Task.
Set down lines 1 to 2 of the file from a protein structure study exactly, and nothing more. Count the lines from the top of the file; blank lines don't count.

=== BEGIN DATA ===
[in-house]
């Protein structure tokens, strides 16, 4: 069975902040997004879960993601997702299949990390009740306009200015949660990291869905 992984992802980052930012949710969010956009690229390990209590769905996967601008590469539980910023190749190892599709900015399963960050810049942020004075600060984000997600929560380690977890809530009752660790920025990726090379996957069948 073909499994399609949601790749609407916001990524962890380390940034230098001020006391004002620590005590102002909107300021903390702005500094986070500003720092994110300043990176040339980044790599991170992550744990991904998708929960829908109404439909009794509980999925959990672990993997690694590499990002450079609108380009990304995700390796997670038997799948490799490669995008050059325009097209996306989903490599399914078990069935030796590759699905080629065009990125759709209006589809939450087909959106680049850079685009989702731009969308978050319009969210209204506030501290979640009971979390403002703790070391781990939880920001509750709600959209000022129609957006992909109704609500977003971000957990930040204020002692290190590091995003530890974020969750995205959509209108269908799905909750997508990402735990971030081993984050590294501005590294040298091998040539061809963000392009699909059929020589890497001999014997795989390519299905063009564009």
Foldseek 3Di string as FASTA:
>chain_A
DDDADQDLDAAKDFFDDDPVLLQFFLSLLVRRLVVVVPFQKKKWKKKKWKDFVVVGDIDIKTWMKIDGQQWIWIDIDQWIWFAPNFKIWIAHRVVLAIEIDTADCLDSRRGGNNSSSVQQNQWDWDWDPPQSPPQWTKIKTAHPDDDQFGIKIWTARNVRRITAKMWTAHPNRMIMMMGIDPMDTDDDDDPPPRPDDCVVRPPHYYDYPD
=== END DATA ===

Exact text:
[in-house]
């Protein structure tokens, strides 16, 4: 069975902040997004879960993601997702299949990390009740306009200015949660990291869905 992984992802980052930012949710969010956009690229390990209590769905996967601008590469539980910023190749190892599709900015399963960050810049942020004075600060984000997600929560380690977890809530009752660790920025990726090379996957069948 073909499994399609949601790749609407916001990524962890380390940034230098001020006391004002620590005590102002909107300021903390702005500094986070500003720092994110300043990176040339980044790599991170992550744990991904998708929960829908109404439909009794509980999925959990672990993997690694590499990002450079609108380009990304995700390796997670038997799948490799490669995008050059325009097209996306989903490599399914078990069935030796590759699905080629065009990125759709209006589809939450087909959106680049850079685009989702731009969308978050319009969210209204506030501290979640009971979390403002703790070391781990939880920001509750709600959209000022129609957006992909109704609500977003971000957990930040204020002692290190590091995003530890974020969750995205959509209108269908799905909750997508990402735990971030081993984050590294501005590294040298091998040539061809963000392009699909059929020589890497001999014997795989390519299905063009564009």